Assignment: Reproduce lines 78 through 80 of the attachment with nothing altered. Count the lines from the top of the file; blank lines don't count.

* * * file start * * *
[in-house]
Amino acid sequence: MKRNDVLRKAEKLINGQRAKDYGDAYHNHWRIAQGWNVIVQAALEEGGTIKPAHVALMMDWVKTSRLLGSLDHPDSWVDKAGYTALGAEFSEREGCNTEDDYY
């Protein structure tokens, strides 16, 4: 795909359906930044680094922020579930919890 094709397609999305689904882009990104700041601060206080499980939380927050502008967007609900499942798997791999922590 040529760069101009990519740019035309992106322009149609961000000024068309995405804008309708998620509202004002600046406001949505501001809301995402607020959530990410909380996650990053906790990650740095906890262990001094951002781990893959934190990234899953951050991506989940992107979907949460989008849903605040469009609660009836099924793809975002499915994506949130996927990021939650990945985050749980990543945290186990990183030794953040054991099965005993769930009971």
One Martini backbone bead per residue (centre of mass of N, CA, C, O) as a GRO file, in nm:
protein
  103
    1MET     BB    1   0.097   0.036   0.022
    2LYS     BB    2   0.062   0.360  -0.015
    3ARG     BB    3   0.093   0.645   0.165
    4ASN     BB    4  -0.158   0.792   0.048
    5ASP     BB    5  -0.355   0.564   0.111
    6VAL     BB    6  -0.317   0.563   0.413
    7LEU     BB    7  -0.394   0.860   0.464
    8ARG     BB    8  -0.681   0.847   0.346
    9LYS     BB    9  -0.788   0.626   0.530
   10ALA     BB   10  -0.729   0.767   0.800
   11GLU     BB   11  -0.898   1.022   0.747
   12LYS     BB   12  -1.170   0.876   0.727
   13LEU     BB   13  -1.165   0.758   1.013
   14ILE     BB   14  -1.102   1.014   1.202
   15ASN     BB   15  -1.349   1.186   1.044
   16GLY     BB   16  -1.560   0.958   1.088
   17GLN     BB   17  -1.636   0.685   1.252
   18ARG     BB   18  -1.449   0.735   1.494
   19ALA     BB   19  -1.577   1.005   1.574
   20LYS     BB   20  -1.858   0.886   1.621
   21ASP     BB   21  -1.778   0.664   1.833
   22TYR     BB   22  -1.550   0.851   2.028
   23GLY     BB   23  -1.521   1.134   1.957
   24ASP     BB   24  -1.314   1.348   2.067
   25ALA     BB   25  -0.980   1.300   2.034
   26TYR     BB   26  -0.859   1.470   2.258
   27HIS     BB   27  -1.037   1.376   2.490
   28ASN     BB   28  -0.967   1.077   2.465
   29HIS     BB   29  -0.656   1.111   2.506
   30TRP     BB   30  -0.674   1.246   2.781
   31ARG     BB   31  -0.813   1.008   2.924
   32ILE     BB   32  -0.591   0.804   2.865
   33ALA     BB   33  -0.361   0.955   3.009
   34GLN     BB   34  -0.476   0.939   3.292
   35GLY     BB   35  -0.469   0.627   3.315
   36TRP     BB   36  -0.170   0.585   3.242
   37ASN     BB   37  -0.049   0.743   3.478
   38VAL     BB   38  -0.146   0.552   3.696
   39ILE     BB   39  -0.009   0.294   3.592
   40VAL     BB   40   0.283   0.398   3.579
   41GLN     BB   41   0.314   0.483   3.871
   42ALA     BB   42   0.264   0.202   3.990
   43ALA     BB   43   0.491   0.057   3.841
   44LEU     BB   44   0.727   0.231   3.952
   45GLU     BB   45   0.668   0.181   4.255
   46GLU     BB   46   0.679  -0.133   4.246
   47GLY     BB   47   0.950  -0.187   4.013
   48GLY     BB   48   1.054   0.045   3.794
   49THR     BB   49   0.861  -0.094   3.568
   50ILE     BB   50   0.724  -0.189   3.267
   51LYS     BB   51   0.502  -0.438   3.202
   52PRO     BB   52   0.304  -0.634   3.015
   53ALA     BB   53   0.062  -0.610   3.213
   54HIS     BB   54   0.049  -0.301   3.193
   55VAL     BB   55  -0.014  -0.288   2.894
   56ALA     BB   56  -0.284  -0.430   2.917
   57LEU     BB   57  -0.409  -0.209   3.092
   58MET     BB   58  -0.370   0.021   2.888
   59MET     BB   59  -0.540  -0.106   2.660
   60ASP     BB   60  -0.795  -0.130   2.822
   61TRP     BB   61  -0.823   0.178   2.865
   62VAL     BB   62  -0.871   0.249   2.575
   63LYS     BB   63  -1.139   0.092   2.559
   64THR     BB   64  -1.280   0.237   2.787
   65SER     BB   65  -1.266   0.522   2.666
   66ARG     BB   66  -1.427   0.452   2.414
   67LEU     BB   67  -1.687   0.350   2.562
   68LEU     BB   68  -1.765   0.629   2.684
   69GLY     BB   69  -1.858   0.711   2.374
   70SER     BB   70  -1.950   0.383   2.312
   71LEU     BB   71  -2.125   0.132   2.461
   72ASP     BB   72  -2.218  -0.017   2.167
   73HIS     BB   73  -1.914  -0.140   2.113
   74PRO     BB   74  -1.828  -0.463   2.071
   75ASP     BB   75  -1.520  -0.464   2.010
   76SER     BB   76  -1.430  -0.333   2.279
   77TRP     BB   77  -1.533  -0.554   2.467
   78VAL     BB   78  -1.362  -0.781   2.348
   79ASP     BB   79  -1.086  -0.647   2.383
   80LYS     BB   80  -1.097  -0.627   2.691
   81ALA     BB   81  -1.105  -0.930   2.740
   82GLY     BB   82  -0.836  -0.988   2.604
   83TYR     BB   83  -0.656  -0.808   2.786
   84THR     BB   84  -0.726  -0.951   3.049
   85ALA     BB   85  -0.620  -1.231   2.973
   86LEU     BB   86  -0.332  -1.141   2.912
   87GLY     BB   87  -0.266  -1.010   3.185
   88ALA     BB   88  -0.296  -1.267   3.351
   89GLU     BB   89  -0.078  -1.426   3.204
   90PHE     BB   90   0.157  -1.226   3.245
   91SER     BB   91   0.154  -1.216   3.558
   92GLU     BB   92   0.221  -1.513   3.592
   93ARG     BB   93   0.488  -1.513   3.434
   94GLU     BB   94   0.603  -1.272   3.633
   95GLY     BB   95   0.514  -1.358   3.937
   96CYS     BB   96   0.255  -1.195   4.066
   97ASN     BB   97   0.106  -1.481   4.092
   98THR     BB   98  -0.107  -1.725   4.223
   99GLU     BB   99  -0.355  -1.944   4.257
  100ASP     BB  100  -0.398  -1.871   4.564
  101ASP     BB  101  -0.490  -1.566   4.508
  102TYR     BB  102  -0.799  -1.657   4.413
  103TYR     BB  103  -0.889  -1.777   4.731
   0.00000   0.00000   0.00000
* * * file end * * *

   72ASP     BB   72  -2.218  -0.017   2.167
   73HIS     BB   73  -1.914  -0.140   2.113
   74PRO     BB   74  -1.828  -0.463   2.071